The name Bruno Sammartino did not mean much to me as a young wrestling fan, I admit with some embarrassment. I was vaguely aware of his lengthy championship reigns, mentioned in brief passing on World Wrestling Federation telecasts from time-to-time. It wasn’t until I worked as a basketball camp counselor with an older coach, nearing 70 then in 2005, who lived most of his life in the Northeast.
A lunchtime conversation about professional wrestling turned to him regaling us with stories of seeing Antonina Rocca perform, but his favorite memories were of taking his son to see Bruno Sammartino wrestle. He spoke of the longtime world champion, and the thrill of seeing him in action, in much the same way one would recount watching Michael Jordan in his prime for the Bulls, or being in the stands for a dominant Nolan Ryan pitching performance.
Bruno starred in an era of pro wrestling that still presented the medium as sport — albeit with the dramatic twist that became wrestling’s defining quality in later years. To wit, Captain Lou Albano told a story of the 1971 night “Soviet” bad guy Ivan Koloff ended Sammartino’s first World Championship reign.
Attendees at Madison Square Garden who weren’t stunned sobbed, much like a home crowd for a Game 7 loss. Others still, according to Albano, nearly rioted. Bruno Sammartino was that beloved in the Northeast.
What’s more, Sammartino was synonymous with Madison Square Garden. Over the course of his career, he drew more fans to the venerable arena than Patrick Ewing, Mark Messier or the Big East Tournament — and it didn’t hurt that he had legendary heels with which to work.
I draw the parallels to legendary names and figures from sports because, in many ways, Bruno Sammartino was the last of the prominent pro wrestlers as athletes in the vein of Lou Thesz and Bronko Nagurski. Outstanding amateur wrestler Bob Backlund succeeded Sammartino as the WWWF (and later WWF) athletic superman, but Backlund wasn’t the same mega-star capable of packing arenas with his match alone.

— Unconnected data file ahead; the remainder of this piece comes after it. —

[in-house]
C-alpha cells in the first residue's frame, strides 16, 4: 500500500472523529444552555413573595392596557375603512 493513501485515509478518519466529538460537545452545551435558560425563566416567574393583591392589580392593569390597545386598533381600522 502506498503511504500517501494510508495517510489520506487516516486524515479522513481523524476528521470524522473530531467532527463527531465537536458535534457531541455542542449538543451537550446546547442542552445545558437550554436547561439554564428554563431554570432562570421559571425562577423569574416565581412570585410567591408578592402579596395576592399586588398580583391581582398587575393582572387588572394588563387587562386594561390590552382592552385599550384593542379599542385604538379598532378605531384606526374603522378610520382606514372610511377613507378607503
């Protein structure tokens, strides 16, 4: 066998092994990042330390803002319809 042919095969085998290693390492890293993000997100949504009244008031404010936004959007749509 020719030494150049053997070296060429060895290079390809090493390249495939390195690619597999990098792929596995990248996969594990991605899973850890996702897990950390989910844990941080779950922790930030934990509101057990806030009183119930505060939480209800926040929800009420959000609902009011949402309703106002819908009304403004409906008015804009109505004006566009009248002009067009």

In that regard, it’s fitting that the last main-event feud of Bruno Sammartino’s illustrious career emphasized drama. And indeed, Larry Zbyzsko’s betrayal of Sammartino remains a template for storyline double-crosses almost four decades later.
The Zbyzsko feud predated Hulk Hogan’s World title win and the subsequent launch of Hulkamania by just three years. That marked the head-first dive of the World Wrestling Federation — and thus, all of wrestling — into more of a soap opera.
Because his presence ushered in the more modern style of wrestling, Hulk Hogan was long celebrated as the forefather of the genre — before his exile from WWE in 2015, anyway. Hogan’s spent the past three years persona non grata, his place in history not mentioned on WWE television, like Sammartino during my younger days.
However, Bruno’s exile was self-imposed rather than Hogan’s self-inflicted ostracization. Sammartino spoke out during the WWF’s early 1990s scandals, and turned down Hall of Fame inductions later when WWE focused on salacious storytelling. I enjoyed the Attitude Era as a teenager, and stomached questionable content into my early 20s. However, having a young son now, I appreciate that WWE has moved away from its late 1990s/2000s style.
Like my former basketball camp colleague, I can envision one day soon taking my boy to the arena to see a wrestling show without worry.
NXT in particular has struck a balance with engaging drama that doesn’t need scandalous appeal — the Johnny Gargano-Tomasso Ciampa feud is a modern-day Sammartino-Zbyzsko — and blending it with an emphasis on athleticism. Of no coincidence, NXT’s overseer, Triple H, is also responsible for soothing the bad blood between WWE and Bruno Sammartino.
Sammartino returning to a huge ovation at Wrestlemania XXIX — a short jaunt away from the building he packed countless times in his career — was a long overdue moment. New generations of wrestling fans will have the opportunity to learn and appreciate Bruno’s contributions in a way I did not.